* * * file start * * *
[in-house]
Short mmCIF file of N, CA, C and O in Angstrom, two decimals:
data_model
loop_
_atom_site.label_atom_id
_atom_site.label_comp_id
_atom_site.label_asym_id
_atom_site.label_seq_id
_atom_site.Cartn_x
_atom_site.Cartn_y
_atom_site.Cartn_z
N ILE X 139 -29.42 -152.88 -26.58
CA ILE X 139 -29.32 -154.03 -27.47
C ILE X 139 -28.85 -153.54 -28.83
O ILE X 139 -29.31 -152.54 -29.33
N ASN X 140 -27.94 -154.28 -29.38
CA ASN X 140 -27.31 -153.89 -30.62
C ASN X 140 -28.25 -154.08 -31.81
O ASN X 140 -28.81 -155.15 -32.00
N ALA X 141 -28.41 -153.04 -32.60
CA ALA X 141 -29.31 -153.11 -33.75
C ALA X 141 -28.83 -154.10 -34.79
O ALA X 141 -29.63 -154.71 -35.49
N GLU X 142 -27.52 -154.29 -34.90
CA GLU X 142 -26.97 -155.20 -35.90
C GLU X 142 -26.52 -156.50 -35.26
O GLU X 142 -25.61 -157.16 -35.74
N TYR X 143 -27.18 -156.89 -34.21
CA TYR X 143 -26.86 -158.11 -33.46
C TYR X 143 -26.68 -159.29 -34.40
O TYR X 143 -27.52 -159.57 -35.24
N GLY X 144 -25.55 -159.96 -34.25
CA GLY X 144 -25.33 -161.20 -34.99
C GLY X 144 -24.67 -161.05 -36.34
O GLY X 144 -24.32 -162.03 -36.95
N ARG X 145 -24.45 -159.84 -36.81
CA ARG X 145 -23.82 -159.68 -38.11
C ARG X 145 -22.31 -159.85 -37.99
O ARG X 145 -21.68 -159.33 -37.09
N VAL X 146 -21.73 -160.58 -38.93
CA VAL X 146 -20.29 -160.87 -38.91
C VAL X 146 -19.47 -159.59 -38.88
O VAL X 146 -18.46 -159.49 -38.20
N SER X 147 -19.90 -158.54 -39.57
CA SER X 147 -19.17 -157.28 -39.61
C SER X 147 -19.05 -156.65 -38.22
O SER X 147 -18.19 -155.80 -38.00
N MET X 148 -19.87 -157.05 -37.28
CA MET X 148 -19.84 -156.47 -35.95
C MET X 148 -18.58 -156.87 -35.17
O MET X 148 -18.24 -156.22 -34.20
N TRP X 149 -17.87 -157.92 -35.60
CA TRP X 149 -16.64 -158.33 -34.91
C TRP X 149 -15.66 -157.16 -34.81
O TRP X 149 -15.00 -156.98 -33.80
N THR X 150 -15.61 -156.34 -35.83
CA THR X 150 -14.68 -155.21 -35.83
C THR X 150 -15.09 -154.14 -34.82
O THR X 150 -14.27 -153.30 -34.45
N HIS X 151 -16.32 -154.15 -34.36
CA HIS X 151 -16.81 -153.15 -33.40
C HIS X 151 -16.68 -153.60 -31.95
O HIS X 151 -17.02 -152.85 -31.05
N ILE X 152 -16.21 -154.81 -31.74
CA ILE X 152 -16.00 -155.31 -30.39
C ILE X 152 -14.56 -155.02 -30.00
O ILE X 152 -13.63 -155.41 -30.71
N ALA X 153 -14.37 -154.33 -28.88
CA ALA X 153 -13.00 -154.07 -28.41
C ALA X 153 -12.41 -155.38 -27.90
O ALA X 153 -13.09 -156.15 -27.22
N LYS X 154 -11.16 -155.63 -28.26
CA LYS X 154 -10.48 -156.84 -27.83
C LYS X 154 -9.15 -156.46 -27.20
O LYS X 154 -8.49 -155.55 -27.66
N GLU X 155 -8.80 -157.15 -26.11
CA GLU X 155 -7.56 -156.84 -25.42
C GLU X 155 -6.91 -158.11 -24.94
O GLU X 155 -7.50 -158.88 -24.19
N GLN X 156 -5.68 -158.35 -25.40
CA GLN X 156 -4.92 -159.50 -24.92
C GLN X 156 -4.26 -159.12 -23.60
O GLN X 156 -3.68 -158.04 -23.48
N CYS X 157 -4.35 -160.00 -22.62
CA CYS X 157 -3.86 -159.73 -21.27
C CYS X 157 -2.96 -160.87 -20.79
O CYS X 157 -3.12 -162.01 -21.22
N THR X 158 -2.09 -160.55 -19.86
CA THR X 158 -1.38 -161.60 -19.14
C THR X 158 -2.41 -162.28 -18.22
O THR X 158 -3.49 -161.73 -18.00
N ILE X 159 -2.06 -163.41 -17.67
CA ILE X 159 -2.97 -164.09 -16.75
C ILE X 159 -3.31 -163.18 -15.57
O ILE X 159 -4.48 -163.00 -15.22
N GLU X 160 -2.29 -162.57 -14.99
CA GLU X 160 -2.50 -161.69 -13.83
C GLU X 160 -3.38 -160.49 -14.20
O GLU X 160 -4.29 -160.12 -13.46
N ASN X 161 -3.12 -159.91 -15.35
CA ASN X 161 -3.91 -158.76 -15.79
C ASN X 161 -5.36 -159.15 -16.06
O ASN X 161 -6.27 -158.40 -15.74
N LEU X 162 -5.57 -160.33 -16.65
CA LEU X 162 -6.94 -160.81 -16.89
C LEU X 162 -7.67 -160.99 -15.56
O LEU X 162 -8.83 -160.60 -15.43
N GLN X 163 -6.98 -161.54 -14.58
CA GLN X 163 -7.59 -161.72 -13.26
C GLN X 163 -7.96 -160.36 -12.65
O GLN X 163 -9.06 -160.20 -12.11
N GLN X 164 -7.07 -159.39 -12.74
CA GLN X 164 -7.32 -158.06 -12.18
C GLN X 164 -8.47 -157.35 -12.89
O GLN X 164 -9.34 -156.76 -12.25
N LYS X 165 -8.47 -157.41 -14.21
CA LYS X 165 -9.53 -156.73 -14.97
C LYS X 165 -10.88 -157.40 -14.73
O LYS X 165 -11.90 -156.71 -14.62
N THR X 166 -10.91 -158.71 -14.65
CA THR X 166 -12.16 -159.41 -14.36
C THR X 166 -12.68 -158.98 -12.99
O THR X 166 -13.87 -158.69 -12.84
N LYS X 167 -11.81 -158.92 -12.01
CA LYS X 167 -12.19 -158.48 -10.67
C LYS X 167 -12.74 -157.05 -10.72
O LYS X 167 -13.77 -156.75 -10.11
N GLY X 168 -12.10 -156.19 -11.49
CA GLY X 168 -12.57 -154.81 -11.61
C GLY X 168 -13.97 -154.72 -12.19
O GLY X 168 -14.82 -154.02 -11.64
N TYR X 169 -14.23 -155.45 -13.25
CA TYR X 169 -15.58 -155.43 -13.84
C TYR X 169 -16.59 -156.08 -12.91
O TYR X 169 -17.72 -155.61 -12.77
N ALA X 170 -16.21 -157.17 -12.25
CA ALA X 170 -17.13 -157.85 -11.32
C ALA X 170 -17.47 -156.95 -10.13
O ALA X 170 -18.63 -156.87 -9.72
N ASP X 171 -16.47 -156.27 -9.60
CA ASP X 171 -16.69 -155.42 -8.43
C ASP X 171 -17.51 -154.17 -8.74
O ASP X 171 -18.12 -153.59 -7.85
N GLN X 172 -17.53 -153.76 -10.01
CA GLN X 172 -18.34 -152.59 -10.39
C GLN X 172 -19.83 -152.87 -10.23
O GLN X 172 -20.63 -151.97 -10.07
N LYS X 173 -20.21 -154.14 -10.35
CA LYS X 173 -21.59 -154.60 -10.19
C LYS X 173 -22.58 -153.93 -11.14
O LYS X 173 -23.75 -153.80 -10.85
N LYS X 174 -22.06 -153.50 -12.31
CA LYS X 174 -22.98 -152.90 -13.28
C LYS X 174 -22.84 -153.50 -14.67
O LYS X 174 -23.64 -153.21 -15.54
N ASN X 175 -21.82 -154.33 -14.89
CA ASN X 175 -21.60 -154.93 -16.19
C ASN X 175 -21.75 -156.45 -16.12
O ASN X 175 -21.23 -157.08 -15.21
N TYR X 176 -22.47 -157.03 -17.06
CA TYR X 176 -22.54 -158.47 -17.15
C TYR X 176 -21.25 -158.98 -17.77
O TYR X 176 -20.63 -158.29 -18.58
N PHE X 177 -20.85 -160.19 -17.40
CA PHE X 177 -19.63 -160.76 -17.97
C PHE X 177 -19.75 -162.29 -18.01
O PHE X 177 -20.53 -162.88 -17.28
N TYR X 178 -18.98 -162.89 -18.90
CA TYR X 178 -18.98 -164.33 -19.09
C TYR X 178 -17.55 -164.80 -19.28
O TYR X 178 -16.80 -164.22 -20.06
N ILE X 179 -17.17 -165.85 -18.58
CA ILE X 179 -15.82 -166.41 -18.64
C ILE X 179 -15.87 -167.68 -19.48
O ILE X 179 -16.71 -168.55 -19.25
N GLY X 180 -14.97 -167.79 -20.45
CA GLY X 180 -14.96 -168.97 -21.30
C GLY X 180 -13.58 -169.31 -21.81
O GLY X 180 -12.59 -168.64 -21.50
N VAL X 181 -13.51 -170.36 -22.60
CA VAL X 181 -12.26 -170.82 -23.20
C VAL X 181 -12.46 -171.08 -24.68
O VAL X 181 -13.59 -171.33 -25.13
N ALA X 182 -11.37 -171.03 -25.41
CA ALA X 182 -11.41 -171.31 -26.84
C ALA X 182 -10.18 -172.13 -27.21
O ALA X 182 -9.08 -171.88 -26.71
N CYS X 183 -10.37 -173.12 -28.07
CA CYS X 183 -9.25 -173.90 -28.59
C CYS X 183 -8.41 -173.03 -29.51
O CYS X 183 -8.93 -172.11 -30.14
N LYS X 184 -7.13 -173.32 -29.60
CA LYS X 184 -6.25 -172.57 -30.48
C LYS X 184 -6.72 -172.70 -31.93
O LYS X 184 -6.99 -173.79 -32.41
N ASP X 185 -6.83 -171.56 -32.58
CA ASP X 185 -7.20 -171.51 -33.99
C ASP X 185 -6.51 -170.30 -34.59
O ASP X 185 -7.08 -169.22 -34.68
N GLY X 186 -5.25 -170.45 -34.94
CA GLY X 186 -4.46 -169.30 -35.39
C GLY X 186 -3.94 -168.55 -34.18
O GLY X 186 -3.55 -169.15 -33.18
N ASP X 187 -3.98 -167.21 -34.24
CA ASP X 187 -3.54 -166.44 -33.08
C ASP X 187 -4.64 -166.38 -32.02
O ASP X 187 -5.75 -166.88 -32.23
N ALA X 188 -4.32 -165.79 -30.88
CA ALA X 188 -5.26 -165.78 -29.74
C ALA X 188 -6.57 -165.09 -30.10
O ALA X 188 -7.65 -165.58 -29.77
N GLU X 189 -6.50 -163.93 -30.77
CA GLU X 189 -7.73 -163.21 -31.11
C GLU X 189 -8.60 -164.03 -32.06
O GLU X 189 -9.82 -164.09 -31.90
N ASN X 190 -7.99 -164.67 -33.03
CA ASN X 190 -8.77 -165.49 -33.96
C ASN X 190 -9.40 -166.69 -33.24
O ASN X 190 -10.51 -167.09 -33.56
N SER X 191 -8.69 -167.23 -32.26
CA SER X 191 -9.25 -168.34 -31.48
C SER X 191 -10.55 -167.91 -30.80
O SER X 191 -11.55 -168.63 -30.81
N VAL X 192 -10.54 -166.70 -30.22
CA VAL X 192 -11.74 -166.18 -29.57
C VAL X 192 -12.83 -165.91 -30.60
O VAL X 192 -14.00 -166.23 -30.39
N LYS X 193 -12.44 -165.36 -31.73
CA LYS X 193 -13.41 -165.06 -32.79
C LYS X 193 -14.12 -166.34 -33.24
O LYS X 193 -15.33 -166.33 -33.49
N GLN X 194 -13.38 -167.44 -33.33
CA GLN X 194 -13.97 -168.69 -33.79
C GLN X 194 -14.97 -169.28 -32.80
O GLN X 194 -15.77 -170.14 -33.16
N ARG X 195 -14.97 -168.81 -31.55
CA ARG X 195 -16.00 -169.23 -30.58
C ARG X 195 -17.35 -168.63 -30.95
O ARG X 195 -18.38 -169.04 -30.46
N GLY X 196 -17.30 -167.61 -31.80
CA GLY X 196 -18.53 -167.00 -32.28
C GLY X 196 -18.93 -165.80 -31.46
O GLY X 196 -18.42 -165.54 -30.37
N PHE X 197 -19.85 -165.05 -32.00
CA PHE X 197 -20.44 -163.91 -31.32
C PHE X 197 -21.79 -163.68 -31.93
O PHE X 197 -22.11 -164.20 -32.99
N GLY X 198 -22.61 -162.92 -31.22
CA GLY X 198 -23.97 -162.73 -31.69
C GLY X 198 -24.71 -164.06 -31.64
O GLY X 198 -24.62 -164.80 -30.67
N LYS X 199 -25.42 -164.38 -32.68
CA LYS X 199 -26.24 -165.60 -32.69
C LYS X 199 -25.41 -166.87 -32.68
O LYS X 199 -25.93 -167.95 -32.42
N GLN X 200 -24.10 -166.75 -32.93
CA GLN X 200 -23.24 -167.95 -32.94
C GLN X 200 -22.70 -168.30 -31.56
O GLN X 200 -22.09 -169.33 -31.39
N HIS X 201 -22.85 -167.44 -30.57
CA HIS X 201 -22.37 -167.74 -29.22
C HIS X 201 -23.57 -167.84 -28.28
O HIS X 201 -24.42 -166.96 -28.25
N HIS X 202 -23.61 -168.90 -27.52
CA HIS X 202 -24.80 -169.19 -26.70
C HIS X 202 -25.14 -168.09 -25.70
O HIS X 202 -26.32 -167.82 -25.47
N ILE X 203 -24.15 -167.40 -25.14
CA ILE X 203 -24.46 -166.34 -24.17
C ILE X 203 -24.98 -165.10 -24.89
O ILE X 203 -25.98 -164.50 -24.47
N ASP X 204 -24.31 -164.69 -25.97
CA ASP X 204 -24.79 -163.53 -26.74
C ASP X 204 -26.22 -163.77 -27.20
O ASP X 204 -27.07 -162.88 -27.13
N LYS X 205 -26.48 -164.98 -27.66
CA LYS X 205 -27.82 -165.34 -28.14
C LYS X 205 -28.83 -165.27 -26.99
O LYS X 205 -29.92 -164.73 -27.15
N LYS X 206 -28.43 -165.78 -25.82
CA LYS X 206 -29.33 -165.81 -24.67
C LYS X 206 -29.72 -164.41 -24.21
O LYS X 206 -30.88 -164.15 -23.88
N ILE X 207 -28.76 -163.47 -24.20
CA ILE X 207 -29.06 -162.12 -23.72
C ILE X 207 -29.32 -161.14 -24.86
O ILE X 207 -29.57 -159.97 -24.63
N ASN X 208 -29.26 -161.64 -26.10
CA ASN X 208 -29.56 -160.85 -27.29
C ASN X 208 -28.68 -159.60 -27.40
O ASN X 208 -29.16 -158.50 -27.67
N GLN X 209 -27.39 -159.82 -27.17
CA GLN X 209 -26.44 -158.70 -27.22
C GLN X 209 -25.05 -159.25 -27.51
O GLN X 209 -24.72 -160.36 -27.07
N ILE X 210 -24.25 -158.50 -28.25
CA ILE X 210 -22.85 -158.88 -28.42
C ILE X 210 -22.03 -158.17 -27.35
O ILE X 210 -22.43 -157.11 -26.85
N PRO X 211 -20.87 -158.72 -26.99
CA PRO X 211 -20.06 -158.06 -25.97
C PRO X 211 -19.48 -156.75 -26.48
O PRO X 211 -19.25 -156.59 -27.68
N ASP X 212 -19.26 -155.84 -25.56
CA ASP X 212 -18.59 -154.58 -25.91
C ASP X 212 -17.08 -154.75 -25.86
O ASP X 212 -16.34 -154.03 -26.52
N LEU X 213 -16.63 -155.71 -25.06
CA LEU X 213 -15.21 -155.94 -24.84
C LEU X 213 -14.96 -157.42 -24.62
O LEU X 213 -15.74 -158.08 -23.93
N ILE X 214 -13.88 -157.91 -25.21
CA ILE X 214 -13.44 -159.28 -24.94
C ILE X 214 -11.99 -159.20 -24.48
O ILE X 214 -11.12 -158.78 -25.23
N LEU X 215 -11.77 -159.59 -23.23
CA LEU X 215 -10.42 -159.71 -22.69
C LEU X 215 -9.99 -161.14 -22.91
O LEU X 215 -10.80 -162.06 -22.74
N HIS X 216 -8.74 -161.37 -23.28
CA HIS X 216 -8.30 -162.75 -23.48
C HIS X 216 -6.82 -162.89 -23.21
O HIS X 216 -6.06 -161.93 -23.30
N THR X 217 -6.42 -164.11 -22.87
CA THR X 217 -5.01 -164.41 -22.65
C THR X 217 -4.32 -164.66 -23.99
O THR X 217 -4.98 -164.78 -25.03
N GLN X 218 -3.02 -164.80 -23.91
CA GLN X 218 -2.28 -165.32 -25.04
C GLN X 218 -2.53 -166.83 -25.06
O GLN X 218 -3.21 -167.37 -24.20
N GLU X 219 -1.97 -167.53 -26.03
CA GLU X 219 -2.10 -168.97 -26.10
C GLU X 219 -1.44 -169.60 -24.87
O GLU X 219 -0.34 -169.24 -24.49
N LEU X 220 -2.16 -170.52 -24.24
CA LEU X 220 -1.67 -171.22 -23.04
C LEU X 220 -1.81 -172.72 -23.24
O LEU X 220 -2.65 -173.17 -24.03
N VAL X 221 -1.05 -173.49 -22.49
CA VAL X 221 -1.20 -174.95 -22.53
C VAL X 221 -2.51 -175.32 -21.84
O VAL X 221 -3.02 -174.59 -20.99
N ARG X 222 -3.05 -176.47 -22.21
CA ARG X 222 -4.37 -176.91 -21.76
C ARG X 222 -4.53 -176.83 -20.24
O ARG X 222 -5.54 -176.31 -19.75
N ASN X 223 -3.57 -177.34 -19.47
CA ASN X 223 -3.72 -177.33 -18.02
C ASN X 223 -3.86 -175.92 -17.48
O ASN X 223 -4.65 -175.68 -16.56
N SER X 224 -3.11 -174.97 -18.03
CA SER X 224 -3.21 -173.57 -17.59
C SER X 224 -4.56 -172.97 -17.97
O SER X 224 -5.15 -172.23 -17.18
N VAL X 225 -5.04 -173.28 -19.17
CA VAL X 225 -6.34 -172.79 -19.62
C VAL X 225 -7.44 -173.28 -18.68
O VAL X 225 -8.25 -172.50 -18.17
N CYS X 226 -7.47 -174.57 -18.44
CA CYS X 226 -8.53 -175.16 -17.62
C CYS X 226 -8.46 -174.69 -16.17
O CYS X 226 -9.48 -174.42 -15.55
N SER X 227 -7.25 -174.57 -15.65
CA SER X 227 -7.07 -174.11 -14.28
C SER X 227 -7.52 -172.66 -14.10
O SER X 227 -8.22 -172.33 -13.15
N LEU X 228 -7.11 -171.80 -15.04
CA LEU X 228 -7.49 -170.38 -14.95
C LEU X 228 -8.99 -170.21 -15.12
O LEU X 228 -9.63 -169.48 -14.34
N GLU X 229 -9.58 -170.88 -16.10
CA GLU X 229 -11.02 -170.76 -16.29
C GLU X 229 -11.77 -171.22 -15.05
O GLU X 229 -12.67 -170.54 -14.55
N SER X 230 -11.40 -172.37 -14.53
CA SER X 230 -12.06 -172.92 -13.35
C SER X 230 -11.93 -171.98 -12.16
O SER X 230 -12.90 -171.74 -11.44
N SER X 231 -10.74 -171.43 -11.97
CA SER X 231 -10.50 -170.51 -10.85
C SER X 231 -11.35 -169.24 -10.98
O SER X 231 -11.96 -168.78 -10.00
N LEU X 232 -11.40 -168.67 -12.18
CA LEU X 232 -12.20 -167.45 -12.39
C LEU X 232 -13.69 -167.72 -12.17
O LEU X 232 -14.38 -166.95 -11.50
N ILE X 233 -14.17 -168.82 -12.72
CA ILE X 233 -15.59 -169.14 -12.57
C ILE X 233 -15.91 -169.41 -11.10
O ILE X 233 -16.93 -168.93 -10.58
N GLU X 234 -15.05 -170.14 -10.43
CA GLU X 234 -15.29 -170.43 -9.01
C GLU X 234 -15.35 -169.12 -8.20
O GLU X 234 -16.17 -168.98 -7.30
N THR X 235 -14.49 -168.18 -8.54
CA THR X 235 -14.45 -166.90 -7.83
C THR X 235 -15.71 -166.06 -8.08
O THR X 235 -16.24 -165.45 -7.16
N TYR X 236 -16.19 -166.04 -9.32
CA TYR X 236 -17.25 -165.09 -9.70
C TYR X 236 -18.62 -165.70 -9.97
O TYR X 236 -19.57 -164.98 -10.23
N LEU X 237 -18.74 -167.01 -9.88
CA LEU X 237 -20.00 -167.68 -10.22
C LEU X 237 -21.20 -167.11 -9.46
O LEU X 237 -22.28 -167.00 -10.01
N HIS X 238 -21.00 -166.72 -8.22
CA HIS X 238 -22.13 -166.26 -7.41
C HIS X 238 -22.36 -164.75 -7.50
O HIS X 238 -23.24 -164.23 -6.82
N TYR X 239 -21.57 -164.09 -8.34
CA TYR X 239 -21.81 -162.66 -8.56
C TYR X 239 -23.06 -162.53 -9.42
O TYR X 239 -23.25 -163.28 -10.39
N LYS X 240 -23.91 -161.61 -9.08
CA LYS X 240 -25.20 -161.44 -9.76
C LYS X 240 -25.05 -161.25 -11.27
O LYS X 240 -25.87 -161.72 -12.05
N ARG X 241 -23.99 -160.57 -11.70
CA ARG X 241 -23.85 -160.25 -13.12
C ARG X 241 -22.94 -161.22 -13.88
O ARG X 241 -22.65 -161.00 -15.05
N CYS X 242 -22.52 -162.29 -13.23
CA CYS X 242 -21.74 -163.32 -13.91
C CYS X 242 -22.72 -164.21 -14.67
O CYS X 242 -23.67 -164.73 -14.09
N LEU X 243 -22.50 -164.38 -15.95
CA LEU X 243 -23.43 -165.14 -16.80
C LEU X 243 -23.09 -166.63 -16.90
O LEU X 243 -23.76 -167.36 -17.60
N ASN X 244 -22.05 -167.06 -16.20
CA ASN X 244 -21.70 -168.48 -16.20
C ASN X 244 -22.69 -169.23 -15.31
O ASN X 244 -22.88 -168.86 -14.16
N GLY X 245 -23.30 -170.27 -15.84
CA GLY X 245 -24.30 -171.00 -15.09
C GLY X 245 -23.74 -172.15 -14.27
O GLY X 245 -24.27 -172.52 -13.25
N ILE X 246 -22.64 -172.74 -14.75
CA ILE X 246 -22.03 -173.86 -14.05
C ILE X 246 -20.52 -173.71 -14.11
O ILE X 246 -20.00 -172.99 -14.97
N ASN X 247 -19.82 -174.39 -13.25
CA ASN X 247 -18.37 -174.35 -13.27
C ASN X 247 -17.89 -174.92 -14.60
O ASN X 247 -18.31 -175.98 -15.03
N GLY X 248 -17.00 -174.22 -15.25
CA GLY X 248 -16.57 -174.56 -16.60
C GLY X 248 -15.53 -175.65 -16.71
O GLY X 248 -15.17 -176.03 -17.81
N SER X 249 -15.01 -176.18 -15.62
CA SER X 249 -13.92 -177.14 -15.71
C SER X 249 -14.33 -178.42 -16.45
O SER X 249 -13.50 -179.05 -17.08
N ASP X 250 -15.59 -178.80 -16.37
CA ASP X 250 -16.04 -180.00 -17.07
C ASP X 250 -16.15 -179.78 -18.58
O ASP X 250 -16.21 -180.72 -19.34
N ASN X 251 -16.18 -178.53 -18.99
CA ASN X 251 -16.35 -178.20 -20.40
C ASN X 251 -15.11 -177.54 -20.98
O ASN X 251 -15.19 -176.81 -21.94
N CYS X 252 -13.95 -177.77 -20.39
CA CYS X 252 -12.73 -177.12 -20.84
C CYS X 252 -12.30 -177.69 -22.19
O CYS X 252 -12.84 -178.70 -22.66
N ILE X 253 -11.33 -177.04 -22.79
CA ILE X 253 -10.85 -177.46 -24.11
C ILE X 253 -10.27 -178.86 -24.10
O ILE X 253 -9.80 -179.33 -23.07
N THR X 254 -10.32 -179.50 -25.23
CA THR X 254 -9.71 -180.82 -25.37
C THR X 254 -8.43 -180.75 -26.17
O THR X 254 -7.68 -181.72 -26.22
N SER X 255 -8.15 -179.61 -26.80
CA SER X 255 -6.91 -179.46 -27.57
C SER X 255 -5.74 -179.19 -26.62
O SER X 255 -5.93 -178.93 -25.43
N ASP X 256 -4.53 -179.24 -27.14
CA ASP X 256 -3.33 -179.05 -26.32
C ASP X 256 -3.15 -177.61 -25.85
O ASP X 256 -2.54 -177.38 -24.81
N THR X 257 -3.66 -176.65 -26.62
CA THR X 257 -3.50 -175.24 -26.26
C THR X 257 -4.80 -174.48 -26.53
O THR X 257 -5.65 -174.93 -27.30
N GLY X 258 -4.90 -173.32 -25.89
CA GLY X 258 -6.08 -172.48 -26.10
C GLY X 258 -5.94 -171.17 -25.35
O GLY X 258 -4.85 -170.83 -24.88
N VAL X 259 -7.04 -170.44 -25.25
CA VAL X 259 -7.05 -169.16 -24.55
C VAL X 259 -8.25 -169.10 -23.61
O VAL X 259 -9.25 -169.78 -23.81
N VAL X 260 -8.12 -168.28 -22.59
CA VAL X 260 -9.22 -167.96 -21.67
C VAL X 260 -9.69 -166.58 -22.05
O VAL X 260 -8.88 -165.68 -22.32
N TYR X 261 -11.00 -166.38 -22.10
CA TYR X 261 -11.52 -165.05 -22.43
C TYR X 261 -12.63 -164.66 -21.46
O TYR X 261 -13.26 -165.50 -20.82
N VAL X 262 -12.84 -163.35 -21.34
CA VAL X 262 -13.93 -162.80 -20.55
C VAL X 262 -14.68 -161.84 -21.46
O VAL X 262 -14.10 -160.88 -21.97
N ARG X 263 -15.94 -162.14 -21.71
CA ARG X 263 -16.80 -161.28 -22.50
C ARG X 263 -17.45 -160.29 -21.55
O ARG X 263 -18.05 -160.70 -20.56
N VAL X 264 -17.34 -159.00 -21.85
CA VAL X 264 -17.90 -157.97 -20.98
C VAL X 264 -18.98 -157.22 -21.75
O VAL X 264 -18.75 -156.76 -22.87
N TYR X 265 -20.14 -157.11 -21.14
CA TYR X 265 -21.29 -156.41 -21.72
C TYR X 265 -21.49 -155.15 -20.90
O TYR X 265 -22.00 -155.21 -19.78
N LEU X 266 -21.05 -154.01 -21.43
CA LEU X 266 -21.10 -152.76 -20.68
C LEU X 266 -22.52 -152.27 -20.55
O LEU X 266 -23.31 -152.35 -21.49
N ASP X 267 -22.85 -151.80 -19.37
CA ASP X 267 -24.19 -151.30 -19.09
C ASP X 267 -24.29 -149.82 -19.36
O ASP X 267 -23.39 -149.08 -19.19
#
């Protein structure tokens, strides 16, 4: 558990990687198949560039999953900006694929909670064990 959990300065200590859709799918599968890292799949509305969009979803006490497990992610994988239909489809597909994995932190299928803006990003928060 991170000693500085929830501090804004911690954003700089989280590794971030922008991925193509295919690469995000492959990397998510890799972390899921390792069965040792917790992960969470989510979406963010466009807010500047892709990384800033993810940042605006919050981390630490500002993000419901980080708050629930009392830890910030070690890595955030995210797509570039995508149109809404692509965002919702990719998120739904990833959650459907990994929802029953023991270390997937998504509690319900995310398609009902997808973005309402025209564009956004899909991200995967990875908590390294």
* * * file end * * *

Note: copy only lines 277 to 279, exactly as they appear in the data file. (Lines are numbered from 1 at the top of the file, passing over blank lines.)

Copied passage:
CA LYS X 205 -27.82 -165.34 -28.14
C LYS X 205 -28.83 -165.27 -26.99
O LYS X 205 -29.92 -164.73 -27.15